And what are the guardians of the universe doing during this time? Just hanging.
OK, so what do the Green Lantern Corps do to stop Parallax?
They hold a rally on Oa presided over by the purple, moustached, fussbudgety Green Lantern, Sinestro (Mark Strong), who speaks of willpower, after which all the Green Lanterns cheer and shoot their green beams into space and then shoot off into space themselves to take down Parallax. Yay! But they’re quickly defeated. Awww. And doubt fills Sinestro’s eyes. Booo. What happened to his willpower? That dissipated pretty quickly. And how does he survive Parallax? Did he retreat? Did he...?
Right. Back to our Green Lantern: Hal Jordan (Ryan Reynolds).
When Abin Sur was defeated by Parallax, you see, he managed to escape to the nearest planet, Earth, and, dying, he tells his ring to find someone worthy. The ring chooses Hal Jordan, who sleeps around, is late and irresponsible, and has daddy issues and possibly a death wish. His father was a test pilot but young Hal saw him blow up before his eyes. Now he’s a test pilot. We first see him going up against some high-tech, pilotless planes, and, after abandoning his wingman, former f-buddy Carol Ferris (Blake Lively), he takes the planes where he and they can’t survive, more than 50,000 feet straight up. Sure enough, they short-circuit and drop. So does he. But he shoots them down. He wins. Unfortunately, as he’s trying to regain control of his plane, he keeps flashing back to Daddy Dearest (“You’re not scared, are ya, Dad?” “Let’s just say it’s my job not to be.”), and is forced to bail out.
Watching this, I assumed that Daddy flashbacks would play out during the climactic battle with Parallax. Nope. He never has another one.
I also assumed he was a test pilot with the U.S. Air Force. Nope again. That’s private industry, Ferris Industries, and young, hot Carol, hotshot testpilot, is about to become its new CEO, taking over from her Daddy Dearest. Seems there’s nothing that a twentysomething girl can’t do.
Meanwhile, there’s a third Daddy Dearest, U.S. Sen. Hammond (Tim Robbins), who shows up all artificial smiles and handshakes at the test run. Later, we see a balding nerdlinger, Hector Hammond (Peter Sarsgaard), who is pulled from his late-night meal and online chess match by some FBI types, who take him to a lab, where, damn, there’s a purple alien just waiting to be dissected! “Why choose me?” he asks Dr. Amanda Waller (Angela Bassett), the ranking physician. Days later, the other shoe drops. Right. Dad. U.S. Senator. Forgot.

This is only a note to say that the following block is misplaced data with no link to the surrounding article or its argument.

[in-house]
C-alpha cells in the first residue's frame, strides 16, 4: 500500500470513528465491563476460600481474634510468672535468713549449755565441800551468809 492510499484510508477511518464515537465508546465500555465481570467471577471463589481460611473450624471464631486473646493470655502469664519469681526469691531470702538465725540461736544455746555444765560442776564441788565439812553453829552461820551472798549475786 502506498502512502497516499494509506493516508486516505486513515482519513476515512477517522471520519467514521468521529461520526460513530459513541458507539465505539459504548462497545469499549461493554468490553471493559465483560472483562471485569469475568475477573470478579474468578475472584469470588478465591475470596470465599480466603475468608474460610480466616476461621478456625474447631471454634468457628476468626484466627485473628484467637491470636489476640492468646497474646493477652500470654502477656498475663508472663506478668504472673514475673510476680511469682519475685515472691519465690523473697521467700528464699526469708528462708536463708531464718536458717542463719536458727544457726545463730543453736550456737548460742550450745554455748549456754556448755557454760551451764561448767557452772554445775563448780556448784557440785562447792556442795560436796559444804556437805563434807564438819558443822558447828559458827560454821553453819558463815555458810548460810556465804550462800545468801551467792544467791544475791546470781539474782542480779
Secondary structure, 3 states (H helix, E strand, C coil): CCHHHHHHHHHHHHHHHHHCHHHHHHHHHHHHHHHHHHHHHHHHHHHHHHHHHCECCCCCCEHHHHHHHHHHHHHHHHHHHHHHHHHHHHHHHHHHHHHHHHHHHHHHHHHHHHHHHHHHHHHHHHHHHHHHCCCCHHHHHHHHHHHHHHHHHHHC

Question: Do Senate subcommittees really have that much pull? The most momentous scientific moment of a millennia and they’ll let just anyone muck around with it? During the dissection, of course, a bit of yellow gets on Hector and slowly turns him into a mini Parallax, with yellow eyes and a big throbbing head.
Meanwhile, Hal Jordan, now Green Lantern, travels to Oa for what amounts to basic training. He’s told, “Your will turns thought into reality.” He’s told, “The ring creates only what you can imagine.” Leaving one to wonder: So why doesn’t the ring choose someone with imagination?
GL is doing OK with his drill instructor, Kilowog (voice of Michael Clark Duncan), who, despite all the possibilities in the universe, talks and acts exactly like a PG-13 version of a Marine drill instructor, when Sinestro arrives. He says he will tolerate no weak links. He says Abin Sur was a great warrior and Hal Jordan insults his memory by wearing his ring. “You reek of fear, Hal Jordan,” he says. Then he leaves. Hal Jordan is a puddle by now. He returns to his apartment on Earth, takes off the ring, looks forlornly at his dad’s flight jacket. He couldn’t live up to his father’s memory. Now he has to live up to someone else’s?
Meanwhile, Hector grows more powerful and deformed; then he kills his father and moons after Carol Ferris.
Meanwhile the movie tries to glom off better DC products by revisiting the balcony scene from “Superman: The Movie,” and cadging a few soundtrack notes from same.
Meanwhile, during one GL/Hector battle, Parallax, in space, has its eyes opened (yes, it has a face), and veers toward Earth for the climactic battle with the drummed-out Green Lantern, who, in the interim, has figured out his strength is in admitting his fear, not pretending he doesn’t have any, and who finally defeats Parallax with a move similar to the move at the beginning: He flies close to the sun and Parallax is pulled in by its gravitation. GL would be, too, but there’s Sinestro and the other members of the Corps, finally, who create green bands to pull him to safety. For all the talk of the unity of the Corps, then, for all the bund rallies on Oa, it’s back to one dude who admits weakness, shows perseverance, and comes up with a daring maneuver. Our movies, like the ring’s creations, are limited only by our imaginations, which appear to be limited.
Let’s break this down for a second. The movie tells us that the Green Lantern Corps is made up of warriors without fear. Hal Jordan, a fairly fearless test pilot, is chosen to be a Green Lantern but is condemned for having too much fear. But somehow owning up to his fear makes him stronger and he defeats the fear-eating monster, which the fearless Green Lanterns couldn't defeat, by acting fearless.